Heads Up! OSHAs Take on Crane Rigging Safety

It’s all in 29 CFR 1910 and OSHA’s take on crane rigging safety training is as comprehensive as the 25 states (including the Virgin Islands and Puerto Rico), which have adopted much the same standards as OSHA. Ranging from general industry to marine terminals and longshoring to the construction industry, OSHA has published a daunting listing of standards, requirements and records keeping rules recognizing the “significant safety issues to be considered, both for operators…and for workers…”

General Industry Rules for Crane Rigging Safety

The subparagraph at 29 CFR 1910.179(b) applies to most types of cranes, which OSHA says must be equipped with wind speed meters, rated load markings (marked on each block).  The next subparagraph of that article request overhead and lateral clearances of 3 inches and 2 inches respectively between the crane and any surrounding obstructions.

Crane Hoists — the lynchpin of crane safety

OSHA mentions the word “hoist” or “hoisting” 15 times in this section, since failure of a crane hoisting mechanism or lifting gear under the pressure of sometimes enormous weights can lead to disaster.  Among other things OSHA rules prescribe adding rope guards to prevent chafing or fouling. The rigging must have “at least one self-setting” (or holding) brake and hoist motors must be torque rated (at least 100 percent) for a full-load lift where the hoist brake is applied (125 percent “when used with a control raking means other than mechanical). Also, when lifting power is no longer applied, the brakes must automatically activate.

Inspecting the Rigging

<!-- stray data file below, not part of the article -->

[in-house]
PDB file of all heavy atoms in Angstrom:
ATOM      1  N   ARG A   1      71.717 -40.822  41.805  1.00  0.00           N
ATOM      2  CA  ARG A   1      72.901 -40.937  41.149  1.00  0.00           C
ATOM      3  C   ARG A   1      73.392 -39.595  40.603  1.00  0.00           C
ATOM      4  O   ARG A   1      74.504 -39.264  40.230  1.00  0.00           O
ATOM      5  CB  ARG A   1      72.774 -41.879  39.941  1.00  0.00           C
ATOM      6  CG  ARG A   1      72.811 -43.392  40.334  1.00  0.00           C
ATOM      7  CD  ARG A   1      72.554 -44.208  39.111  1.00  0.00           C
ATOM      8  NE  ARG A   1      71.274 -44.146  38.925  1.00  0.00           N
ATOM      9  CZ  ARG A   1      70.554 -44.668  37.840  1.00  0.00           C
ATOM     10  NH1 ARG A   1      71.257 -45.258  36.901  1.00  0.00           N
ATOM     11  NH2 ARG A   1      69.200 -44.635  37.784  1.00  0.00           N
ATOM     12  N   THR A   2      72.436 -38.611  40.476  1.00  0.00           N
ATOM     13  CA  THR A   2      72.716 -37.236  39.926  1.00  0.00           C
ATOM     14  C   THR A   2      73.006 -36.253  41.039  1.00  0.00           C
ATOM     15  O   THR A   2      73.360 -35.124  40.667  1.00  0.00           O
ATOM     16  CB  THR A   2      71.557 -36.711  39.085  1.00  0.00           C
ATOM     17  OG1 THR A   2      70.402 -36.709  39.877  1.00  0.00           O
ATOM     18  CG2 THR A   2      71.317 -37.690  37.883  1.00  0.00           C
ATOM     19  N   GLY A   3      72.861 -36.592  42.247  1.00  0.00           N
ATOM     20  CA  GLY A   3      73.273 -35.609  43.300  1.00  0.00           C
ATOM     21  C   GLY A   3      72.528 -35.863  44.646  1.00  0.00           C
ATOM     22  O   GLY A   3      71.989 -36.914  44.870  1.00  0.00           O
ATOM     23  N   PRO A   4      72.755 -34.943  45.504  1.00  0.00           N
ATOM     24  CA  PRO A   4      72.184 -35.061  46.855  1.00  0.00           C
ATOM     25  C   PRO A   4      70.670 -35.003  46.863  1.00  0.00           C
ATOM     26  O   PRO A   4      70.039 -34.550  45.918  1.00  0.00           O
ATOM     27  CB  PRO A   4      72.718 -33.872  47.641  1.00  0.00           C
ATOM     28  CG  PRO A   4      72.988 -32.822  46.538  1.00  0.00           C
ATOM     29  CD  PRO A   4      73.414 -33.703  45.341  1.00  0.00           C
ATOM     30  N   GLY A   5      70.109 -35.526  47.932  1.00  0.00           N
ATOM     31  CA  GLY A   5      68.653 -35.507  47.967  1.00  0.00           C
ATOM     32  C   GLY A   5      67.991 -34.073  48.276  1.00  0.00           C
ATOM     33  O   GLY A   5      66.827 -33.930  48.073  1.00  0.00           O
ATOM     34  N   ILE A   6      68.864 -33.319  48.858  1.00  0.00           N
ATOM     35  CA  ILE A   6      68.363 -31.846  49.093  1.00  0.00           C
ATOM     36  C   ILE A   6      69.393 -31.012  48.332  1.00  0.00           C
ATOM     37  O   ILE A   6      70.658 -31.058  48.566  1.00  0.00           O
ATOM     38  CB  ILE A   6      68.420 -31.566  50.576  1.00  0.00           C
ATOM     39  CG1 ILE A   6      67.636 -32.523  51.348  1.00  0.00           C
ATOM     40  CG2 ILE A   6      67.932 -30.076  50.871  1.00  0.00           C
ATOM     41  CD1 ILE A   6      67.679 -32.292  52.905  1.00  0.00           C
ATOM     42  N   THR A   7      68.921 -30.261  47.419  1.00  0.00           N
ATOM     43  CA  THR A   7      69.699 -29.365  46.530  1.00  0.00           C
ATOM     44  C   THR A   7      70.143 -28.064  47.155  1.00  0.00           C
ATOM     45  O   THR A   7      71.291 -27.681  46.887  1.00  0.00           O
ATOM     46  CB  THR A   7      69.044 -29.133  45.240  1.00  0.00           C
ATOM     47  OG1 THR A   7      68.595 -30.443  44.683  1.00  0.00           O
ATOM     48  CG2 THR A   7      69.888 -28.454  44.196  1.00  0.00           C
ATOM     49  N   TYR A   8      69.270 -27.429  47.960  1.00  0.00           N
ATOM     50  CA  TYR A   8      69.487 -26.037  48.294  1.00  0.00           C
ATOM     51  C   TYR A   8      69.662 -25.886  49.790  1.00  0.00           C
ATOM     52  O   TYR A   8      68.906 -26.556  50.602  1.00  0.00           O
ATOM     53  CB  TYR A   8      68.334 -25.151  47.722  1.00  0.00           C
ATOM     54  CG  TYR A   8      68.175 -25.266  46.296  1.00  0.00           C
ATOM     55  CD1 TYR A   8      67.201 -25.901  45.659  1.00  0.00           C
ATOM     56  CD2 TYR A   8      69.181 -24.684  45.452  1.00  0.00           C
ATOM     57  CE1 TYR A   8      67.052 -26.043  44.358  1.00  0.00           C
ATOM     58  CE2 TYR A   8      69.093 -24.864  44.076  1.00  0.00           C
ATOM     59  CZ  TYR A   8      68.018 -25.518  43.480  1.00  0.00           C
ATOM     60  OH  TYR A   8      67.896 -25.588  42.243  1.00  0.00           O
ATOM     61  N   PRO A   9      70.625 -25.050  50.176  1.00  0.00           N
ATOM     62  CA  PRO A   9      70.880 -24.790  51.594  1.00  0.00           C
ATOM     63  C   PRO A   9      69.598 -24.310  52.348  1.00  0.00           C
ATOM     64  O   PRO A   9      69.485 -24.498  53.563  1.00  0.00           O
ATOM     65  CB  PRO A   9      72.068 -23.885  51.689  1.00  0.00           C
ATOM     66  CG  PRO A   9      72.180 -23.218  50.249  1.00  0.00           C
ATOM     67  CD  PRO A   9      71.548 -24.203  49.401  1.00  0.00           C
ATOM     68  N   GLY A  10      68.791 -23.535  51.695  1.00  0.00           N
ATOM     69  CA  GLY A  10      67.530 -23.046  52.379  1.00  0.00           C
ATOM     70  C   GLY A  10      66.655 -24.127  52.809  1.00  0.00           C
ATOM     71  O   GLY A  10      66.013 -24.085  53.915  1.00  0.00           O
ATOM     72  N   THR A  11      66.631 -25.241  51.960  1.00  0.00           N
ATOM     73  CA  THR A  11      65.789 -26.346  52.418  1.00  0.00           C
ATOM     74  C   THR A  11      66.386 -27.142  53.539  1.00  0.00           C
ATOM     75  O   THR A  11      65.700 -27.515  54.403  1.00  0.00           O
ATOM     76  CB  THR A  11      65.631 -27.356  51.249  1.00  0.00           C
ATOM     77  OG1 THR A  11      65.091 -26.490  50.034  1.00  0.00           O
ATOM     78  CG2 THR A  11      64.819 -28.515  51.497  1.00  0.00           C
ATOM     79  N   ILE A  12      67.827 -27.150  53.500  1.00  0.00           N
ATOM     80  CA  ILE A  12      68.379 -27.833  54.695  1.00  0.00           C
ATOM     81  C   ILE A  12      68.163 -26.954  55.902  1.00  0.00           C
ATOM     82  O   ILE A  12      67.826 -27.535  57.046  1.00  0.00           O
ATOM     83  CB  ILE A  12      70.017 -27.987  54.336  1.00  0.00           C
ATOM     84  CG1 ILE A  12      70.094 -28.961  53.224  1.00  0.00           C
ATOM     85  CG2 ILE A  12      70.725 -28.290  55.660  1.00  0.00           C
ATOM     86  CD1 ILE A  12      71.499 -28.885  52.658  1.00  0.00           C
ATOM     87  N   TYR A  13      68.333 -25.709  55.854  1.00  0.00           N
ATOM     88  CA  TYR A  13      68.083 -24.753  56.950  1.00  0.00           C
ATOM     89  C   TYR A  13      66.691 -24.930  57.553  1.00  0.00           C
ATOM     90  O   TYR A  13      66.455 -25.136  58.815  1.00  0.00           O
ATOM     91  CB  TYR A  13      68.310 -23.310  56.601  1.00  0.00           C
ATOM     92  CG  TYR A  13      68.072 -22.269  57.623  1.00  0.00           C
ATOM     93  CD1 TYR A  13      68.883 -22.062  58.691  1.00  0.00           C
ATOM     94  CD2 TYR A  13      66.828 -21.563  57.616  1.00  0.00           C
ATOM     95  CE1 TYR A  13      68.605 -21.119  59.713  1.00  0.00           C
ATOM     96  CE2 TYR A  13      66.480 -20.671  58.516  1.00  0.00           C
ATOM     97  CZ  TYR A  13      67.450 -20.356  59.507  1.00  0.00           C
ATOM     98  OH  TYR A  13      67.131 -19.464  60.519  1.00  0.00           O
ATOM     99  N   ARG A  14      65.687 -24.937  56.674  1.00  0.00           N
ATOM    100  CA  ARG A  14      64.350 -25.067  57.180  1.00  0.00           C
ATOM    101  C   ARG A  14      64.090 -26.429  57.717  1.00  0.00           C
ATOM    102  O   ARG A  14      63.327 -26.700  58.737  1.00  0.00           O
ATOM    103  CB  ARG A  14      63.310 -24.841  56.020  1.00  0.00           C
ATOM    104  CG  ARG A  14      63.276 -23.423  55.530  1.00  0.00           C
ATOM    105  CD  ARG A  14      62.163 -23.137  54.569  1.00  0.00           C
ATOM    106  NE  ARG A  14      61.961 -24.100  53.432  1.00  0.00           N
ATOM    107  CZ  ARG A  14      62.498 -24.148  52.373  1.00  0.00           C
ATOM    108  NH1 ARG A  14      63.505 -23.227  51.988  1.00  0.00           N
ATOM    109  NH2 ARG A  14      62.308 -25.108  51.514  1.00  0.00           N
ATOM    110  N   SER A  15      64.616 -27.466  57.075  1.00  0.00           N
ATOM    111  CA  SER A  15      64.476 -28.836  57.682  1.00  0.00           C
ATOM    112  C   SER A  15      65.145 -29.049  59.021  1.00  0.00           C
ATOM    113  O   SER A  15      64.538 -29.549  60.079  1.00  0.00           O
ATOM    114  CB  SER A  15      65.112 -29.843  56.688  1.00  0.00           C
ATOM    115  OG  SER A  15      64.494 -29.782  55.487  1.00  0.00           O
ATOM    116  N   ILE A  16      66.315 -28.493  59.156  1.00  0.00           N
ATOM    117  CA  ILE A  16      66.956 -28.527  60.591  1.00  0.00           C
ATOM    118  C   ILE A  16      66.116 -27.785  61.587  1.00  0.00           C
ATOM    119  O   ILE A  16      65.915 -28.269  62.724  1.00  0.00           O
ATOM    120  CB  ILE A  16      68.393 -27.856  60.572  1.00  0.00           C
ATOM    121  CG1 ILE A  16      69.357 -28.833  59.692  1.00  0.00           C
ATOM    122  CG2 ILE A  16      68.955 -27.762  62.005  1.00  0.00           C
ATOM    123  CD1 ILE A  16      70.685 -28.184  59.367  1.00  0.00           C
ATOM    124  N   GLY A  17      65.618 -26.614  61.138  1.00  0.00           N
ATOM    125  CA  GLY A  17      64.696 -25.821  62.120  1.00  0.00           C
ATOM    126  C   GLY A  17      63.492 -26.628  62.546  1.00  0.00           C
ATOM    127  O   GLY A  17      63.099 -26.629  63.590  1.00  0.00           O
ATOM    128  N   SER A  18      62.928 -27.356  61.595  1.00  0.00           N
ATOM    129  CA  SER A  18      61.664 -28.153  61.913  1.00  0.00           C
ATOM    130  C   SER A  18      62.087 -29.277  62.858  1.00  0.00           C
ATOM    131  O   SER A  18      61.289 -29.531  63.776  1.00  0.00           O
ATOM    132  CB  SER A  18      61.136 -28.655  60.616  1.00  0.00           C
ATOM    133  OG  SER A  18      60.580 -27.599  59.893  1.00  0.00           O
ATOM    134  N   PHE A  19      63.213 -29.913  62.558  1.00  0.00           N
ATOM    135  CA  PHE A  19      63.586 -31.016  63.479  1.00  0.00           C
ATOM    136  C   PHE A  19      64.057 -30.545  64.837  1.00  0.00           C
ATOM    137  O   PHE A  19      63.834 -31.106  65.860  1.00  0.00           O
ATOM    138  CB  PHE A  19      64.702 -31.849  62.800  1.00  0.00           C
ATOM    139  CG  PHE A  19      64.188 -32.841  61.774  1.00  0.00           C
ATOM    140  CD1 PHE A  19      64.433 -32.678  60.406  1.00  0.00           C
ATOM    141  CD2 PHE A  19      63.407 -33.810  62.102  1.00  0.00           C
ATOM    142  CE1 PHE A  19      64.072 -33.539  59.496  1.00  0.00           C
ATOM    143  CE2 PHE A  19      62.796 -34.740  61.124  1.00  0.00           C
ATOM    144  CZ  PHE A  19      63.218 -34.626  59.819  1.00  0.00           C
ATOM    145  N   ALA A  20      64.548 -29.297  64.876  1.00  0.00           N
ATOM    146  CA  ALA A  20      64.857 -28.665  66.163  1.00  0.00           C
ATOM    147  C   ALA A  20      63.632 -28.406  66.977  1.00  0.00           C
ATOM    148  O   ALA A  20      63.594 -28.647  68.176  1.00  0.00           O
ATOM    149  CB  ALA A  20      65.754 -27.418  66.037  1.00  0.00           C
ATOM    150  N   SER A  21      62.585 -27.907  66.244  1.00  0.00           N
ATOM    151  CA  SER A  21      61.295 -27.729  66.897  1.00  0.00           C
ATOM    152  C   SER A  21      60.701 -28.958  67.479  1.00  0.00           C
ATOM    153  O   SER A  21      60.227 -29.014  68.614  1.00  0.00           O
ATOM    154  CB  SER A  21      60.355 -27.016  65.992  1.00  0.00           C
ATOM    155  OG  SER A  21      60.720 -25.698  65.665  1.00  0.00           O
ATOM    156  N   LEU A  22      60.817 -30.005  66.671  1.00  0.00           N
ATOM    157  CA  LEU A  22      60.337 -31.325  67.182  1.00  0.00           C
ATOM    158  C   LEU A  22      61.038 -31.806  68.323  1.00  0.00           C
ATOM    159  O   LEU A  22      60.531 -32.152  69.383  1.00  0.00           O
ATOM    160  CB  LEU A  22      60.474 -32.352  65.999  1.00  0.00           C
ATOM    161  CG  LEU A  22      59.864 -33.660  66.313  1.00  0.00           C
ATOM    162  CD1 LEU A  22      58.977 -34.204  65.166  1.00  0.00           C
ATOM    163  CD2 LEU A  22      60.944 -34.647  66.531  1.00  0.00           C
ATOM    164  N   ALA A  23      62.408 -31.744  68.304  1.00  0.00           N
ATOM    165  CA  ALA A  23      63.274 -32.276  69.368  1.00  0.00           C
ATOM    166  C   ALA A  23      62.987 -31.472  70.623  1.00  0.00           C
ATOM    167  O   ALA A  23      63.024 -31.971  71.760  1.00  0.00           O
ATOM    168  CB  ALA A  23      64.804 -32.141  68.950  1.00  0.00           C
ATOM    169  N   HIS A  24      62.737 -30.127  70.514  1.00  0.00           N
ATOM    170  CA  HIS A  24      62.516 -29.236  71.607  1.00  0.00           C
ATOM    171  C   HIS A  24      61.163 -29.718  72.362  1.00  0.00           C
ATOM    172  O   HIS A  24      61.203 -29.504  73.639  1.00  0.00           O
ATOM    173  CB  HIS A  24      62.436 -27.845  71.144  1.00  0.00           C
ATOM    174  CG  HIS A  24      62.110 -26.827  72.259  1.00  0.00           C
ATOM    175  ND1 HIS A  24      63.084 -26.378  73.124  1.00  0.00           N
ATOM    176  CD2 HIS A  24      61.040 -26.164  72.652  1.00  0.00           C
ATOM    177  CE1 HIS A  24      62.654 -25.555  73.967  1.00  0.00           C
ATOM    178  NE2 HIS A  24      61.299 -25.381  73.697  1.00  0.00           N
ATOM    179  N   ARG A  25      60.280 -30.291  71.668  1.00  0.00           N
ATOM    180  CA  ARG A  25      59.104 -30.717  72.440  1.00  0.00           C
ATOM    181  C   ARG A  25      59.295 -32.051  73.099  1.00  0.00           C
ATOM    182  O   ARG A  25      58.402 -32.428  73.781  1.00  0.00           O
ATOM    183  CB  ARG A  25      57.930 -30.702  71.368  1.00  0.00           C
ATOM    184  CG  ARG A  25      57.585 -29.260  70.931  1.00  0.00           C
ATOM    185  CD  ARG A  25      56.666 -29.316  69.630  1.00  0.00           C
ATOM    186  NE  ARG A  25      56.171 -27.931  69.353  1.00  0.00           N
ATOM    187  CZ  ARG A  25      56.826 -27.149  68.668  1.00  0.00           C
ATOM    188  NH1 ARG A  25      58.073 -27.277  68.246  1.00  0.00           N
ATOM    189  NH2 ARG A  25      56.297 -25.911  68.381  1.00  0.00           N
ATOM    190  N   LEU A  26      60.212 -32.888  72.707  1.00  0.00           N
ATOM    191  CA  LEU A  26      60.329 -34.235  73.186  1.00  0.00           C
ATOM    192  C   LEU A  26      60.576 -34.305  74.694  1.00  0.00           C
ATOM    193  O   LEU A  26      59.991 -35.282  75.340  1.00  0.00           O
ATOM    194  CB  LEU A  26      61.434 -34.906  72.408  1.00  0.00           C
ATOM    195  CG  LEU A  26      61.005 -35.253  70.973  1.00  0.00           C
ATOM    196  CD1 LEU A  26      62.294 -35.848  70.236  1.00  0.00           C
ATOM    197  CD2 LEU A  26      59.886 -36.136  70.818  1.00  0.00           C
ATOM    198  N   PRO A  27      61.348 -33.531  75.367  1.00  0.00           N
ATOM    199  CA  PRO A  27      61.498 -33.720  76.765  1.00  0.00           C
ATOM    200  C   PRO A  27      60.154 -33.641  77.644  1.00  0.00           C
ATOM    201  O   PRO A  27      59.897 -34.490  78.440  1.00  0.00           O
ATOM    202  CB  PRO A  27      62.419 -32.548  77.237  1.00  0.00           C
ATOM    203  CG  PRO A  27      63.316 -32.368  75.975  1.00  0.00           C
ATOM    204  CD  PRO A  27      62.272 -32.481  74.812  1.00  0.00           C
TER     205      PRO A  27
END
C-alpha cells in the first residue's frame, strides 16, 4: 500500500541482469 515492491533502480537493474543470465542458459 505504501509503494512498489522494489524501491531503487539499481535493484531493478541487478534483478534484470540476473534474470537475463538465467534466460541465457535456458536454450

How often must rigging wire ropes be inspected and must it be recorded? The answers are at least monthlyand yes. The certification has to show the date of inspection, the inspector’s signature and a clear indication of which ropes were inspected. If the inspector notes that the running ropes have deteriorated, he needs to make a determination on whether continuing using the ropes would result in a safety hazard. Some things to consider when determining if the ropes constitute a safety hazard:

  • Rope diameter has worn down because of corrosion or outside wear.
  • A large number of broken wires appear on the outside.
  • Wires  are kinked, crushed, cut, or unstranded.

Handling and Moving Crane Loads

OSHA prescribes some rather obvious commonsense conditions that must exist before loads are lifted and moved.

They include:

  • a well-secured and properly balanced load in the sling or on the lifting surface.
  • a hoist rope free of kinks
  • an untwisted multiple-line configuration
  • a smooth acceleration or deceleration of the crane operation (no sudden stops or lifts
  • no load contact with any obstructions
  • no side pulls unless certified necessary and safe to ensure that the crane is not overstressed.
  • brake testing by the operator when the rated load of the rigging is approached
  • the presence of a responsible person when two or more cranes are used to lift a single load.

And much more…

OSHA crane safety rules also include rigorous operator and observer certifications, routine maintenance and equipment inspection and training. Your managers and supervisors need to pay close attention to potential crane accident situations. Just Google “crane accidents” and see one of many, although labeled “hilarious,” might not seem so funny if it happened to your people.

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